Green will have to wait another week to set record
Monday, December 8, 2003
Green Bay News Chronicle
By Tim Froberg
When the Chicago Bears stuffed Ahman Green on the game's first play from scrimmage Sunday, they sent a message to the NFC's second-leading rusher. They weren't going to let him break any tackles - or any records.
The Bears played stout, stingy rush defense to keep Green bottled up all day and prevent him from breaking Jim Taylor's 40-year-old single-season franchise rushing record.
In Green Bay's 34-21 victory, Green ran for 80 tough yards on 30 carries (a subpar 2.7 average) to fall 12 yards short of breaking Taylor's 1962 record of 1,474 yards.
Patience - in running with the football and allowing blocking schemes to develop - is an area in which Green has improved this season. And that's the approach Green is taking toward Taylor's record, or any others that will come along. He knows he will almost certainly break the record Sunday at San Diego. Besides, he wants the world to know that he is driven by team success, not individual feats.
When asked about falling short of Taylor's record, the soft-spoken Green, who didn't appear to be downcast or frustrated, simply replied: "So what? We won the game. I don't care about no records. All I worry about is our record at the end of the year. Records come and go. As long as I keep playing a long time, I'll continue to break records. But I'm not going to worry about it. I'll take a victory like this."
Green appears sincere about putting any personal records in the background. Just ask his linemen.
"Ah, we know we're going to get that and Ahman, he doesn't care about that," said Packers center Mike Flanagan. "Winning is all that matters to him and to us."
The Bears geared their game plan toward containing Green and the Packers running game after being burned for 187 yards in the teams' first matchup this season. This time, the Bears succeeded in shutting it down. Green Bay finished with 97 rushing yards - its fourth lowest output of the season - and a 2.6 per-carry average. The Packers entered the game leading the NFL in rushing yards per game with a robust average of 163.3.
Chicago's run defense has improved dramatically in the second half of the season, and the Bears have held five of their last seven opponents to less than 100 yards rushing. On Sunday, Chicago defensive coordinator Greg Blache dared Packers quarterback Brett Favre to beat him, crowding the line of scrimmage with eight, sometimes nine players.
"They brought everyone the first quarter," said Packers left guard Mike Wahle. "They brought both their cornerbacks and had nine guys in the box at times. They brought a ton of people to shut down our running game, but that opens up other things and that's what happened today."
Flanagan added: "We weren't clicking, but they have a good defense. (Keith) Traylor is a tough guy to move, Urlacher is a sideline-to-sideline guy and they're were bringing the safety up a lot into the box."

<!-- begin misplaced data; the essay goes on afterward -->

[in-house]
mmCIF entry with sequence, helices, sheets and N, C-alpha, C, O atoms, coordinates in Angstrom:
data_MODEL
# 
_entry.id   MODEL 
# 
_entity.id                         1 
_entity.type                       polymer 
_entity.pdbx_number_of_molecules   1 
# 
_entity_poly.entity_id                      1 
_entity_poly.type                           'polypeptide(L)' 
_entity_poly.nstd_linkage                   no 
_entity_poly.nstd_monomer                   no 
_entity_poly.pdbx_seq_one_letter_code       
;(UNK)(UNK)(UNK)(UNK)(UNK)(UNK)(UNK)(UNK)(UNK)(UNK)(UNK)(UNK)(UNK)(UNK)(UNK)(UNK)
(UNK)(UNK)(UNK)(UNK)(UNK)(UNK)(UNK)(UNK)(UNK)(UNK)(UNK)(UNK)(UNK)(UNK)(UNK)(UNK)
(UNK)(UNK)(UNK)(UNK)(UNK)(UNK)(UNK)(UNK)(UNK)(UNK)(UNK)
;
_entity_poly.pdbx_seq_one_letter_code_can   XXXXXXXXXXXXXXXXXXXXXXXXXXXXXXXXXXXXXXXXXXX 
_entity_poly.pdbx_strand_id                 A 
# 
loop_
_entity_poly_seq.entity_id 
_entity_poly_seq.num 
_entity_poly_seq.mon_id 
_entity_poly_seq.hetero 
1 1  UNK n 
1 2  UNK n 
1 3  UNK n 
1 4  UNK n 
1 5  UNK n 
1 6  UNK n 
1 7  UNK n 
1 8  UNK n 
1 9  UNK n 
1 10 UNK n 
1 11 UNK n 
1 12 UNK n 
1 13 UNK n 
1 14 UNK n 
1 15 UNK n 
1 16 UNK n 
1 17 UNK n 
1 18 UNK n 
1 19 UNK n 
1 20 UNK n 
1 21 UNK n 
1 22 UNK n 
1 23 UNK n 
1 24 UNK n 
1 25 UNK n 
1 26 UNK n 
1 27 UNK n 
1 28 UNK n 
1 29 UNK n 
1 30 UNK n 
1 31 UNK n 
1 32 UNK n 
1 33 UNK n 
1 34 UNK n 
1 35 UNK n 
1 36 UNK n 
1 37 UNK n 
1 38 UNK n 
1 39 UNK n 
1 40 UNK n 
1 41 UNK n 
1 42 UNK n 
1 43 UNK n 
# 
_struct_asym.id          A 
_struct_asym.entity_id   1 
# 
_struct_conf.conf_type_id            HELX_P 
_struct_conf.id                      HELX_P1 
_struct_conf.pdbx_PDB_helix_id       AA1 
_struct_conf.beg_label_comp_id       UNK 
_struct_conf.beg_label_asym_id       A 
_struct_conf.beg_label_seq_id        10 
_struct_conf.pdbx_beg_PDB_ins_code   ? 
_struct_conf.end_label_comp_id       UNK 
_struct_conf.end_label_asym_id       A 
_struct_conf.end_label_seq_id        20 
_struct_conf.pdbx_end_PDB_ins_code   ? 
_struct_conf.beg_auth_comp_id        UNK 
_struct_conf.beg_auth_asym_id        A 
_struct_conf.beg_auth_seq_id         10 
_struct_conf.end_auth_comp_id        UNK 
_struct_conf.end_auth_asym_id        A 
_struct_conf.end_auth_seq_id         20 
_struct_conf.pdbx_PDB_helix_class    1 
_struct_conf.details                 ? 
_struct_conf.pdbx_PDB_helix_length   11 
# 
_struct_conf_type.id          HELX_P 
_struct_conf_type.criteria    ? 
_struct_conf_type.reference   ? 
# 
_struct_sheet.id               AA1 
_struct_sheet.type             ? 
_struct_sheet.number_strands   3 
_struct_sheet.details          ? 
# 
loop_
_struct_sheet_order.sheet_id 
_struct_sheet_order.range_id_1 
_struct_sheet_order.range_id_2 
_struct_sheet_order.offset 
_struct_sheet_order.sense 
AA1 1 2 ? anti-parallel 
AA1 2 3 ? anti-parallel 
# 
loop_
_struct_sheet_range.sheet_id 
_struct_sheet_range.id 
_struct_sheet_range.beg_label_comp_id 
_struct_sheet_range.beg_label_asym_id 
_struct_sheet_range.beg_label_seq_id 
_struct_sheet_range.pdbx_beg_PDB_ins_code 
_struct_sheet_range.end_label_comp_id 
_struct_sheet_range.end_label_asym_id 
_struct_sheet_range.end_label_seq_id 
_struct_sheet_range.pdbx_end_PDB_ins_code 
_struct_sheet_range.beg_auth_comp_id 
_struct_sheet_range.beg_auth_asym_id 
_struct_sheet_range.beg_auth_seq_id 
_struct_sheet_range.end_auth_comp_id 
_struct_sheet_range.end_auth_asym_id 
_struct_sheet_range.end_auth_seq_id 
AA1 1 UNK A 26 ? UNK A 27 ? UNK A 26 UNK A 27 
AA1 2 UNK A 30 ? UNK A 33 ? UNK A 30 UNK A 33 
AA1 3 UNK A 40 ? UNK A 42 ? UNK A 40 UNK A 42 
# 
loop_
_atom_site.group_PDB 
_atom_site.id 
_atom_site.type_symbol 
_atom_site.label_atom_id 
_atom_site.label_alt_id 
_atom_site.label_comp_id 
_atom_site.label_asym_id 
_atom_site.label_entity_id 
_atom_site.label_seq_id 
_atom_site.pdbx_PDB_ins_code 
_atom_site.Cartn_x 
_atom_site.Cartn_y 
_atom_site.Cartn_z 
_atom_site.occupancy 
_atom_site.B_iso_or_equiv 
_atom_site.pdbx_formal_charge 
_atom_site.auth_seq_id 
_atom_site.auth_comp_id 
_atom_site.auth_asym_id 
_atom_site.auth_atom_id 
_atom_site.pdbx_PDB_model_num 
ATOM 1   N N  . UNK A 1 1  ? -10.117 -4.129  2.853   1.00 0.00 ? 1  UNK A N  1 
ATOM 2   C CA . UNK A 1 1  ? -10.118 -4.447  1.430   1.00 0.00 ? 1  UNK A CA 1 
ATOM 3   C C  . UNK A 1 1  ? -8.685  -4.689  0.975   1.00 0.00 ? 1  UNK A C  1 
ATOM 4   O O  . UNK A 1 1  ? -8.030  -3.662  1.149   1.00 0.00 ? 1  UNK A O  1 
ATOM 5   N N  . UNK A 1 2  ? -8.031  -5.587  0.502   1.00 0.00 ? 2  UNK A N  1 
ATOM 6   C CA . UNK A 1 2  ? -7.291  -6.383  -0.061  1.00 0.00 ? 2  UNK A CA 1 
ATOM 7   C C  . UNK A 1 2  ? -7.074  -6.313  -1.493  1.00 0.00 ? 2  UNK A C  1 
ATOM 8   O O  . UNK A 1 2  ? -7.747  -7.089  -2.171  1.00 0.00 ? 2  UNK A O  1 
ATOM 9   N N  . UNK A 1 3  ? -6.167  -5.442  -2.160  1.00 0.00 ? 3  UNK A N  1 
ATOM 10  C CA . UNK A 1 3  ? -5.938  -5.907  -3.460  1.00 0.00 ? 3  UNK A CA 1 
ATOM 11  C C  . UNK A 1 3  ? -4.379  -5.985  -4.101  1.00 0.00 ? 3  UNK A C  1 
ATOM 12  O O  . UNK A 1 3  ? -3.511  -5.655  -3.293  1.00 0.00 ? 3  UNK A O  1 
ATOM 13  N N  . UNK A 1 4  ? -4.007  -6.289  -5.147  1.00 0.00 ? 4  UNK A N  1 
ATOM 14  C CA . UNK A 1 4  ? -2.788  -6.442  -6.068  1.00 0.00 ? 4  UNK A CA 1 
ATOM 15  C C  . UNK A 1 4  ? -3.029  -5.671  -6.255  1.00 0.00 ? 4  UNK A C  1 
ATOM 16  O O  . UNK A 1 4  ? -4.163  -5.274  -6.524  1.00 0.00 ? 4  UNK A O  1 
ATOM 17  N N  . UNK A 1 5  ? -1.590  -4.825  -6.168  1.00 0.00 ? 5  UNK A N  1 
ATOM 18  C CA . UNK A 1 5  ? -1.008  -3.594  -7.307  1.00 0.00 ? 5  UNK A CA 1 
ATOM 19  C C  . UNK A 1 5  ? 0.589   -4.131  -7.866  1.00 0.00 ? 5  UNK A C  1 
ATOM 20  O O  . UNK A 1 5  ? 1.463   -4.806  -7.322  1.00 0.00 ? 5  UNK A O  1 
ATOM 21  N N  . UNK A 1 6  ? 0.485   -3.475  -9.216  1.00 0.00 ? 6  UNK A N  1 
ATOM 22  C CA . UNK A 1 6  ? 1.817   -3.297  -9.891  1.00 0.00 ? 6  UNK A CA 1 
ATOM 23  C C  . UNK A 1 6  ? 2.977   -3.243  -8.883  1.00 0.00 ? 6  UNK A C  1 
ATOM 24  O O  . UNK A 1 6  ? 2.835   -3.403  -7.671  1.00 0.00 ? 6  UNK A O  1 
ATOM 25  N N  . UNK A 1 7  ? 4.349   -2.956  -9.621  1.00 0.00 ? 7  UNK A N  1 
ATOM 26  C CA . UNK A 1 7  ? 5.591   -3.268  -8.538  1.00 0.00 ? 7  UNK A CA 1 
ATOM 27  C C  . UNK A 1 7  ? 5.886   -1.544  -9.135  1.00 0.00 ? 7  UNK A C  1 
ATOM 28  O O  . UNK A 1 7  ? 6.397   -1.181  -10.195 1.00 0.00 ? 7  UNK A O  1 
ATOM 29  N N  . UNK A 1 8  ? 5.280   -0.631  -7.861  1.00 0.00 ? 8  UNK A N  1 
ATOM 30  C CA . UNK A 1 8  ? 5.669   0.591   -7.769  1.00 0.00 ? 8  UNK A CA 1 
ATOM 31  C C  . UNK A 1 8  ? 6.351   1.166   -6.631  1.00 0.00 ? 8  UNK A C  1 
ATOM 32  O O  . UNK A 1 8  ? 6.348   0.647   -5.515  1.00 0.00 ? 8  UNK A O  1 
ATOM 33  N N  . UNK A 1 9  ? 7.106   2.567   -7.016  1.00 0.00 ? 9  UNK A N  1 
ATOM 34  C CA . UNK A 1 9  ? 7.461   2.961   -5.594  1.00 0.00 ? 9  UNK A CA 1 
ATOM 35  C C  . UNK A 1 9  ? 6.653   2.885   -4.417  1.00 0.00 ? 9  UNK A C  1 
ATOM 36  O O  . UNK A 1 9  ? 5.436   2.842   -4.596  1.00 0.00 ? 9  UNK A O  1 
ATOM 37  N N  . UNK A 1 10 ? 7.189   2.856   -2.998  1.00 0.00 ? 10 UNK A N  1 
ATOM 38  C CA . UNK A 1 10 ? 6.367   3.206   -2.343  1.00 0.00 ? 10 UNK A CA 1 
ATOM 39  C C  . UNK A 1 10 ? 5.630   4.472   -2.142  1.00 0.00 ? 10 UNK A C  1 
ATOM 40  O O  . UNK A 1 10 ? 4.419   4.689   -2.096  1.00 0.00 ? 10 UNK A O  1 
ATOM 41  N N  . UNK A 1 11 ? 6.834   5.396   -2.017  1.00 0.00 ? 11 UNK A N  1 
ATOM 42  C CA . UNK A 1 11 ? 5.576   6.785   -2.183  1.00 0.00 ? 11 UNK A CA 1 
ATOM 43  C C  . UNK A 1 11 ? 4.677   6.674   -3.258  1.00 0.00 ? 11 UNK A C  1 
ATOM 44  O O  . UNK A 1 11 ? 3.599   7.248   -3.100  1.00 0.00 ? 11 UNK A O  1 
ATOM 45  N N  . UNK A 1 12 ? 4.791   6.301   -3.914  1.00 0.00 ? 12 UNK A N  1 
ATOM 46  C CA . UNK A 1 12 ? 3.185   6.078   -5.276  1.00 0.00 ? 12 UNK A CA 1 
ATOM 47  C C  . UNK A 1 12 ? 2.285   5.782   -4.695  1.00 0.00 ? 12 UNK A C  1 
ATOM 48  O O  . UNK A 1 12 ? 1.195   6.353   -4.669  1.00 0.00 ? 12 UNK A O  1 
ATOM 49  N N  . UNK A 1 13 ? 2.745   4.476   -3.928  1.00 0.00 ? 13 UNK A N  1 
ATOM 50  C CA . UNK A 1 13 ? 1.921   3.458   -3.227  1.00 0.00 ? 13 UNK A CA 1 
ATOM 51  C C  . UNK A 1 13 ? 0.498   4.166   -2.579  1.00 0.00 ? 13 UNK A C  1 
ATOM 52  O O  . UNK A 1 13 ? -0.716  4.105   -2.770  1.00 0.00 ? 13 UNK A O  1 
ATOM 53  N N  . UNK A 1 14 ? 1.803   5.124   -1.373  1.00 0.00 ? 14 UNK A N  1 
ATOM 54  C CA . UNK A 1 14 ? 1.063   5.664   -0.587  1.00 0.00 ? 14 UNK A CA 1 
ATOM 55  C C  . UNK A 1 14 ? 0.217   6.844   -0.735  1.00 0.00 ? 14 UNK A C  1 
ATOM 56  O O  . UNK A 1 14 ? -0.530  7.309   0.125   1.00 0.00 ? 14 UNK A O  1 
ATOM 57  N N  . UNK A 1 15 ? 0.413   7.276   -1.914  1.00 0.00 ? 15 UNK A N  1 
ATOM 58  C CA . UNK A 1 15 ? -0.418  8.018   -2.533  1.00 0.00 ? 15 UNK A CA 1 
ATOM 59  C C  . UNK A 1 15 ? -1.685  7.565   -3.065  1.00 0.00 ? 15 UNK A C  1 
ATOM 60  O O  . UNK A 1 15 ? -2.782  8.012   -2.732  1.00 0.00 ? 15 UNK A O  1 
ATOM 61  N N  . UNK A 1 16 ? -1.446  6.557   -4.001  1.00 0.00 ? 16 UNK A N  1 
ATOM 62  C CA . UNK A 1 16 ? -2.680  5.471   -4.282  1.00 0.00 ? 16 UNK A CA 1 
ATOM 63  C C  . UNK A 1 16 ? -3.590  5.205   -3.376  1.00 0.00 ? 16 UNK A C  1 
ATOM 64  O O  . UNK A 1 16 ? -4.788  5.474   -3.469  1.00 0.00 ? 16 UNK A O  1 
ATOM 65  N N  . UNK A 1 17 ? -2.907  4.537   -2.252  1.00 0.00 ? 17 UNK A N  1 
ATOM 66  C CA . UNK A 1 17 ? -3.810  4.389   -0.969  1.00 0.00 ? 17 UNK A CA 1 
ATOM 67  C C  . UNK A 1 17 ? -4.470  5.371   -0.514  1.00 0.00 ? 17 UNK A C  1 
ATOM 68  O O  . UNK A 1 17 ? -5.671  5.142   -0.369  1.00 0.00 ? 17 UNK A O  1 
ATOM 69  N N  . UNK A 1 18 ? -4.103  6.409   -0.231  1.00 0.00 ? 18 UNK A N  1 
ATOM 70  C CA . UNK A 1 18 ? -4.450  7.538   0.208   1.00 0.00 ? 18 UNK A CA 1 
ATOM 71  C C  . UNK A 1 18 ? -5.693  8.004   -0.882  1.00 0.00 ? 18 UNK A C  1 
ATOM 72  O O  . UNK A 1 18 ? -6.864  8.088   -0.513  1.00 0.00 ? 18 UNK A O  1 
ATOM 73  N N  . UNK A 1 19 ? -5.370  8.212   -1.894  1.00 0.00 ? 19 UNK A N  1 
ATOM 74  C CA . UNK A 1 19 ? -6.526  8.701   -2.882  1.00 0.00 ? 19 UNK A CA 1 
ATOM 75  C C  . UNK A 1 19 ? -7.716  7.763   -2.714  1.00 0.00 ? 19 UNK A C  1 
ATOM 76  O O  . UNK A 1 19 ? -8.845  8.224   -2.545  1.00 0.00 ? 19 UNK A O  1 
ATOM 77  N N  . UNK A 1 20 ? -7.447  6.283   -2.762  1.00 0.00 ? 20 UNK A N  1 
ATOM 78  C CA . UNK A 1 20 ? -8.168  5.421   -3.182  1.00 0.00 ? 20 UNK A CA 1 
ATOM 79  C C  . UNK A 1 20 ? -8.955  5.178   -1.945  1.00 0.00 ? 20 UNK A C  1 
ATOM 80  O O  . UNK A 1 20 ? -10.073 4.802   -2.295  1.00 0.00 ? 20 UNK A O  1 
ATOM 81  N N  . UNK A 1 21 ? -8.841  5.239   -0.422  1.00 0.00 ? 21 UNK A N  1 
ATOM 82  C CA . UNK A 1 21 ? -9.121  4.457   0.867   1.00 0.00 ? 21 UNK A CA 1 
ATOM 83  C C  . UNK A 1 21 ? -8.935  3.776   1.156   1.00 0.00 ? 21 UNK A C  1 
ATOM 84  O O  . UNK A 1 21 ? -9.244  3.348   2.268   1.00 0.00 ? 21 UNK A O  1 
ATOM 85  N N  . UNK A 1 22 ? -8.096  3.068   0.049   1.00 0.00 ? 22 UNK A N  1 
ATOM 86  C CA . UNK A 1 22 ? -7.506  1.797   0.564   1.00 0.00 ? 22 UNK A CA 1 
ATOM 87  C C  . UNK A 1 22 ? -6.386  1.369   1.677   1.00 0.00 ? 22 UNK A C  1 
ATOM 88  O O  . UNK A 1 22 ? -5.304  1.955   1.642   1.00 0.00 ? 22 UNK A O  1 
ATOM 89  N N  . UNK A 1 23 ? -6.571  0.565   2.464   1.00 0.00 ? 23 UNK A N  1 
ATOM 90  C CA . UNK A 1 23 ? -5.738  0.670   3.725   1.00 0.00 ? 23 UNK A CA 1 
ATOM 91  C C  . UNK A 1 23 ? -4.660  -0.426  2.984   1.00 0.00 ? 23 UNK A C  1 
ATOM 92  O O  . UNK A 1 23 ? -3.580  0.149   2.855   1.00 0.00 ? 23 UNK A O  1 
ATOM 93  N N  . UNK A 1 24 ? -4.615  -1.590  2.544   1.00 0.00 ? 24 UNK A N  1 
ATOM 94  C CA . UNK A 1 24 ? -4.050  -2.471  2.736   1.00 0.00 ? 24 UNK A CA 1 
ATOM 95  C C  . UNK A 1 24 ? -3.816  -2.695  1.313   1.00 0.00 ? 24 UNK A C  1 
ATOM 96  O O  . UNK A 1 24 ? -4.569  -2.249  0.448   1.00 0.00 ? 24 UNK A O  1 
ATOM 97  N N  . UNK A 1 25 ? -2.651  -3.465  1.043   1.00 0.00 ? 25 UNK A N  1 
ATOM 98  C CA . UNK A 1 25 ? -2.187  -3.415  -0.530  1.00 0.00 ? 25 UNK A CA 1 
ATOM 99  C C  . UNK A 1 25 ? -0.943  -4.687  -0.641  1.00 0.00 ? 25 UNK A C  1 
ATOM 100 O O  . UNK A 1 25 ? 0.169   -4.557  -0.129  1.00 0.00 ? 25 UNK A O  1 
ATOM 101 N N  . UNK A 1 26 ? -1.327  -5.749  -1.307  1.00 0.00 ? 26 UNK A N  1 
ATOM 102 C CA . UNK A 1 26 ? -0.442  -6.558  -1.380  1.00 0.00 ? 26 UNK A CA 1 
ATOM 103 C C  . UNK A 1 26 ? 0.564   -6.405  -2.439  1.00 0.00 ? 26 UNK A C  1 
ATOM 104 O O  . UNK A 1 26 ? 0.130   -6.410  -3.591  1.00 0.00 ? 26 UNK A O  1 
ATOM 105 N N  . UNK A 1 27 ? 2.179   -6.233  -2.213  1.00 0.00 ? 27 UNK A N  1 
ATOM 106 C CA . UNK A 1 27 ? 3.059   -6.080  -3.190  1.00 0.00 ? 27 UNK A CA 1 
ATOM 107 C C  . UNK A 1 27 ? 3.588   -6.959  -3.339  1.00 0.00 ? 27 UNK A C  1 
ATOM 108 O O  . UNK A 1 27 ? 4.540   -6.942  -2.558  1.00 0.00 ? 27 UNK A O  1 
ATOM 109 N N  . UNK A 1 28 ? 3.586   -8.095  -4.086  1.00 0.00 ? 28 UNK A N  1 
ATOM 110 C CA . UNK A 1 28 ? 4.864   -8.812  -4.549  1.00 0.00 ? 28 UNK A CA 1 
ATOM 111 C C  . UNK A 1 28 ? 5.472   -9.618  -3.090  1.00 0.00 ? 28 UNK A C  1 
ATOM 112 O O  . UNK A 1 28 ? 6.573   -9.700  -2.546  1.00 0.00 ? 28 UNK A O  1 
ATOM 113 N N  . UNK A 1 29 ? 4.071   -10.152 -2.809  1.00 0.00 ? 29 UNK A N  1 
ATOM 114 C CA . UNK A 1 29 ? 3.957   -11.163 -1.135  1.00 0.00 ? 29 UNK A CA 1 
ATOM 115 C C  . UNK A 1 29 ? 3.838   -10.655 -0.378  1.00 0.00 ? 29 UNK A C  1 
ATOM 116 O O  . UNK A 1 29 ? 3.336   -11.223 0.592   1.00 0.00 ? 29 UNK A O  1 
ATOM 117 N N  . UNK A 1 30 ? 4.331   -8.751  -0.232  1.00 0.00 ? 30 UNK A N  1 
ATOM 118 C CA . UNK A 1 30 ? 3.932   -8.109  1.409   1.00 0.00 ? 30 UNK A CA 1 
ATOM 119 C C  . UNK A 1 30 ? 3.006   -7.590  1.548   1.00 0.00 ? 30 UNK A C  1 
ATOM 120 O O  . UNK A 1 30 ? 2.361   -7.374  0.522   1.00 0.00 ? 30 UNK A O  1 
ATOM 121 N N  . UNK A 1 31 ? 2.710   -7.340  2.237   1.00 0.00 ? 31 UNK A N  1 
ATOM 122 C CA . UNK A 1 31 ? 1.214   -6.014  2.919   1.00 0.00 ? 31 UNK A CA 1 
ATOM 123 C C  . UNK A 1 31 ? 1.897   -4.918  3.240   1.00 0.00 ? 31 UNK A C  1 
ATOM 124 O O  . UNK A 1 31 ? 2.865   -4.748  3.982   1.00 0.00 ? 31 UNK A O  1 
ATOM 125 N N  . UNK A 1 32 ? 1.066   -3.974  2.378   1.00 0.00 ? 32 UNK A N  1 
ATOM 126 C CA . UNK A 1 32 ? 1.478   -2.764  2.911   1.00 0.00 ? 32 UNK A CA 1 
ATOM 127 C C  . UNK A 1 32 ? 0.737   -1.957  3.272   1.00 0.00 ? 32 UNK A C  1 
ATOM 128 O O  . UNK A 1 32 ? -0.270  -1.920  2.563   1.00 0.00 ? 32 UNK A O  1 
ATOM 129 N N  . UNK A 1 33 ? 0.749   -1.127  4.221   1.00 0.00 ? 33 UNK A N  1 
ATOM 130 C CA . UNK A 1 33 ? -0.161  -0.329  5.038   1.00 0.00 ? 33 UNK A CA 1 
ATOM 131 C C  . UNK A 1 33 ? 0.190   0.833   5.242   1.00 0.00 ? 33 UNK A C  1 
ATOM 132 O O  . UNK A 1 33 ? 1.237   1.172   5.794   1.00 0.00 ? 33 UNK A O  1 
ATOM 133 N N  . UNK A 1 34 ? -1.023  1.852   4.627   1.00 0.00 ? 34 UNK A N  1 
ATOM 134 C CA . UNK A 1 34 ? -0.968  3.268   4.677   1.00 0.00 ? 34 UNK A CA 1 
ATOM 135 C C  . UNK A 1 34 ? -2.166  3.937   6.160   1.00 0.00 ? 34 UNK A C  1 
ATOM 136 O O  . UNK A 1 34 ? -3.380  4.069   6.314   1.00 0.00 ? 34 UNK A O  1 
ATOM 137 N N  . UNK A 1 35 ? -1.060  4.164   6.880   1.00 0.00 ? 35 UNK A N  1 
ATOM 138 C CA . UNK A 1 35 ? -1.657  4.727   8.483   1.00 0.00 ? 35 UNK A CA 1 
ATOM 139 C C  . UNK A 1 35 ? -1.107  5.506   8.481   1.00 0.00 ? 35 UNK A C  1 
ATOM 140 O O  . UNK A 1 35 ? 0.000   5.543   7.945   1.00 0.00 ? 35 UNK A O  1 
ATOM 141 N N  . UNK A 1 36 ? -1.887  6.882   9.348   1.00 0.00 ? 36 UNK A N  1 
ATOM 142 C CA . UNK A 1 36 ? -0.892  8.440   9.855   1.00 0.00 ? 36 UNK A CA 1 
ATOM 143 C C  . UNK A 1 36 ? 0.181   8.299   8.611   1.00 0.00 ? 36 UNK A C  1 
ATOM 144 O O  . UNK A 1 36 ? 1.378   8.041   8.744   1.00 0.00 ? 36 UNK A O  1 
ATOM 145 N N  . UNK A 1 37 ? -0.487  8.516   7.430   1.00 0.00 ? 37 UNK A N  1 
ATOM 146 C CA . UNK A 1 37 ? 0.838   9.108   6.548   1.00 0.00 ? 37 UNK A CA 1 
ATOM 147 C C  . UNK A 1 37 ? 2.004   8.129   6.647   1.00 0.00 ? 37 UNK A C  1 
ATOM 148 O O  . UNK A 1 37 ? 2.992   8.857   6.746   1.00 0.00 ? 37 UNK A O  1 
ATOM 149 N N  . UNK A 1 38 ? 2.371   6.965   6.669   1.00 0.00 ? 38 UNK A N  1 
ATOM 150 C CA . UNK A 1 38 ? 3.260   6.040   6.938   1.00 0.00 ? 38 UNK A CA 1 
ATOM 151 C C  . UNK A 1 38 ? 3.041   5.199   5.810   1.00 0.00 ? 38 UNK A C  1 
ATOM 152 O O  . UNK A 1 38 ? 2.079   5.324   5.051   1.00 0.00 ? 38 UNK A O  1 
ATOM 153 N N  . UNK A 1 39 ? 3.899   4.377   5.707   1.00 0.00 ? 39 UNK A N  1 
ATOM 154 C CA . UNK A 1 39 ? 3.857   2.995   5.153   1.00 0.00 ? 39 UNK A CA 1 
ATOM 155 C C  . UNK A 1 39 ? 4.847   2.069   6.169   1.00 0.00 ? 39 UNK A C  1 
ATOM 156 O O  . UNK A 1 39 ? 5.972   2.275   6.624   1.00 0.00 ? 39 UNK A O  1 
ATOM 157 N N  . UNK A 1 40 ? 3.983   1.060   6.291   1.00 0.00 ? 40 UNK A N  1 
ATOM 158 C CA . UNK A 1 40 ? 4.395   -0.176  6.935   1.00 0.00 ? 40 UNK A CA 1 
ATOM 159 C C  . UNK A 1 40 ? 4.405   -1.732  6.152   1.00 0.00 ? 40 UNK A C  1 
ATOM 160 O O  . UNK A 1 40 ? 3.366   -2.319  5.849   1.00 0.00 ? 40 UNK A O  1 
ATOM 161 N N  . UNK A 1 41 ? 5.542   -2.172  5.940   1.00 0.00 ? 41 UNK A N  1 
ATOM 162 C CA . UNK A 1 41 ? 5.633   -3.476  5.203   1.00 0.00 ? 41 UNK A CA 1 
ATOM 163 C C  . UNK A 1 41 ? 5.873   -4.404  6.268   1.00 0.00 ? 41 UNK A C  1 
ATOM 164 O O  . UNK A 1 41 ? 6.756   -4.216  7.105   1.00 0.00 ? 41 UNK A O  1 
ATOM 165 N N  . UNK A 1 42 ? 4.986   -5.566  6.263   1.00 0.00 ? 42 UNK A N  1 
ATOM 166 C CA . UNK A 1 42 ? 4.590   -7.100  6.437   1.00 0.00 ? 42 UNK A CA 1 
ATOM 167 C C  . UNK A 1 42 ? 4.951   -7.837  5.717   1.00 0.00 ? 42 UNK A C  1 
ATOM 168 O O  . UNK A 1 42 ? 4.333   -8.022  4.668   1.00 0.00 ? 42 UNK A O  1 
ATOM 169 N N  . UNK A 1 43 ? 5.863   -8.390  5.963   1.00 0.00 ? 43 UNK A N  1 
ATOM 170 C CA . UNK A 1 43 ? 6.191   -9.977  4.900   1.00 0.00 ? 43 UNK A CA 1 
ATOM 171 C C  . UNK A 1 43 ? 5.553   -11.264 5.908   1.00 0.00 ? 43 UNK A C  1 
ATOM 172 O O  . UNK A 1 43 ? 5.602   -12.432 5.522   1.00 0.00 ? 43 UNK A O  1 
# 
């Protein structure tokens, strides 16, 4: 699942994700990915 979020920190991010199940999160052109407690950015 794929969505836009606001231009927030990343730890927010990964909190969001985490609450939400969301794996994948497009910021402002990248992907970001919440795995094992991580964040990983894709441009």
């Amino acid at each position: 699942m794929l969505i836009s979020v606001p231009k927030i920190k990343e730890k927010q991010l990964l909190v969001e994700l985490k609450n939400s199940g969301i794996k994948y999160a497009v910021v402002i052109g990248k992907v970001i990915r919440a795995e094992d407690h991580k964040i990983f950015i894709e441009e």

Despite Green Bay's lack of early success in the running game, the Packers didn't abandon it - even after they spotted the Bears a 14-0 first-quarter lead. Green Bay finished with three more rushes (38) than passing attempts.
"Their defense came in with the idea that they were not going to let us run the ball," said Packers right tackle Mark Tauscher. "They had guys up on the line and were doing lots of stunts. But in the first quarter, we just weren't finishing our blocks and when we're not finishing, we're not a very good offensive line.
"Everything in the NFL starts with running the football. We got a little off track today, but Tom (Rossley) and the coaches stuck with it, and it's a big confidence boost. We just kept pounding the rock."
Green's longest gain of the day was for 10 yards. Whenever he seemed to squirt through a hole, Green found few cutback lanes available and was quickly brought down by Chicago's relentless pursuit. After rushing for eight 100-yard games in Green Bay's first 11 contests, Green has been held to 137 hard-earned yards on 43 carries for a 3.1 average the last two weeks.
It is obvious that opposing defenses are building game plans around stuffing Green. While the Bears had some success with the strategy, it wasn't enough to shut down the Green Bay offense, since Favre had a respectable day through the air, completing 22 of 33 passes for 210 yards and a touchdown.
"We know teams are going to try and stop the run, but you have to stay with it," said Green. "One play, a guy is going to miss his assignment and that's when you get a big run."
Green managed to reach one milestone. With his 2-yard scoring run in the fourth quarter, he became the third player in Packers history to score 15 touchdowns in a single season. Taylor holds the all-time club record with 19 in 1962, the same year he set the team's single-season rushing mark.
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